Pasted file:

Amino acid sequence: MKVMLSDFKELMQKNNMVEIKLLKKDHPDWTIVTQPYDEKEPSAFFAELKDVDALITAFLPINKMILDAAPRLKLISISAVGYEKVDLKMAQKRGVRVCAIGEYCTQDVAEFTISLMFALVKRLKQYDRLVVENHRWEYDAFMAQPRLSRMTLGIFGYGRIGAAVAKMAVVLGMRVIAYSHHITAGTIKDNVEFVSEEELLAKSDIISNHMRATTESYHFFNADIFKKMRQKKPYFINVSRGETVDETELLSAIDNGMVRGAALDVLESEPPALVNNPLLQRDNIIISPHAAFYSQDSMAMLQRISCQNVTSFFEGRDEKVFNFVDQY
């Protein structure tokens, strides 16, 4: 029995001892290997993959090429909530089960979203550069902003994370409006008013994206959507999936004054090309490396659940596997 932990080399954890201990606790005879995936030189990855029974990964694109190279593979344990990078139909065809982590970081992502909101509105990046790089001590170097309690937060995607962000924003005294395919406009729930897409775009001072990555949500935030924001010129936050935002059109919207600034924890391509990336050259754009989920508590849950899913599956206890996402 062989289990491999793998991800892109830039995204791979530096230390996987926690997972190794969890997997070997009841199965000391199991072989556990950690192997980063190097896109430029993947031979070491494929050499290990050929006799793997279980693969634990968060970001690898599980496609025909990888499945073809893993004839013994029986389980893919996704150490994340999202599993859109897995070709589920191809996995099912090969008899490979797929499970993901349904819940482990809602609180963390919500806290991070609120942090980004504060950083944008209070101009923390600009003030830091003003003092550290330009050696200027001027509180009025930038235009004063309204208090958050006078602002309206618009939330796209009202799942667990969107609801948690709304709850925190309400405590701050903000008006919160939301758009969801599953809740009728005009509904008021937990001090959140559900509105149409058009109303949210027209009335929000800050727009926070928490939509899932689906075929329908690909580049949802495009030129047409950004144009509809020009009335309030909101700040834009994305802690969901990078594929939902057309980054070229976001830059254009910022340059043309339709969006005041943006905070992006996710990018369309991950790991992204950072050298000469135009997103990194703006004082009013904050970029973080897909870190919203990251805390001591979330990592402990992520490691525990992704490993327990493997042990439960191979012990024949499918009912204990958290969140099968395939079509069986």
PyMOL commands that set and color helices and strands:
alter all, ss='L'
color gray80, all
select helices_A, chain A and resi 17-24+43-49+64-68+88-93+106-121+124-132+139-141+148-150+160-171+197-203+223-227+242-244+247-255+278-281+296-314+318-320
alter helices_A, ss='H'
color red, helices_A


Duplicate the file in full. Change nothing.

Amino acid sequence: MKVMLSDFKELMQKNNMVEIKLLKKDHPDWTIVTQPYDEKEPSAFFAELKDVDALITAFLPINKMILDAAPRLKLISISAVGYEKVDLKMAQKRGVRVCAIGEYCTQDVAEFTISLMFALVKRLKQYDRLVVENHRWEYDAFMAQPRLSRMTLGIFGYGRIGAAVAKMAVVLGMRVIAYSHHITAGTIKDNVEFVSEEELLAKSDIISNHMRATTESYHFFNADIFKKMRQKKPYFINVSRGETVDETELLSAIDNGMVRGAALDVLESEPPALVNNPLLQRDNIIISPHAAFYSQDSMAMLQRISCQNVTSFFEGRDEKVFNFVDQY
């Protein structure tokens, strides 16, 4: 029995001892290997993959090429909530089960979203550069902003994370409006008013994206959507999936004054090309490396659940596997 932990080399954890201990606790005879995936030189990855029974990964694109190279593979344990990078139909065809982590970081992502909101509105990046790089001590170097309690937060995607962000924003005294395919406009729930897409775009001072990555949500935030924001010129936050935002059109919207600034924890391509990336050259754009989920508590849950899913599956206890996402 062989289990491999793998991800892109830039995204791979530096230390996987926690997972190794969890997997070997009841199965000391199991072989556990950690192997980063190097896109430029993947031979070491494929050499290990050929006799793997279980693969634990968060970001690898599980496609025909990888499945073809893993004839013994029986389980893919996704150490994340999202599993859109897995070709589920191809996995099912090969008899490979797929499970993901349904819940482990809602609180963390919500806290991070609120942090980004504060950083944008209070101009923390600009003030830091003003003092550290330009050696200027001027509180009025930038235009004063309204208090958050006078602002309206618009939330796209009202799942667990969107609801948690709304709850925190309400405590701050903000008006919160939301758009969801599953809740009728005009509904008021937990001090959140559900509105149409058009109303949210027209009335929000800050727009926070928490939509899932689906075929329908690909580049949802495009030129047409950004144009509809020009009335309030909101700040834009994305802690969901990078594929939902057309980054070229976001830059254009910022340059043309339709969006005041943006905070992006996710990018369309991950790991992204950072050298000469135009997103990194703006004082009013904050970029973080897909870190919203990251805390001591979330990592402990992520490691525990992704490993327990493997042990439960191979012990024949499918009912204990958290969140099968395939079509069986």
PyMOL commands that set and color helices and strands:
alter all, ss='L'
color gray80, all
select helices_A, chain A and resi 17-24+43-49+64-68+88-93+106-121+124-132+139-141+148-150+160-171+197-203+223-227+242-244+247-255+278-281+296-314+318-320
alter helices_A, ss='H'
color red, helices_A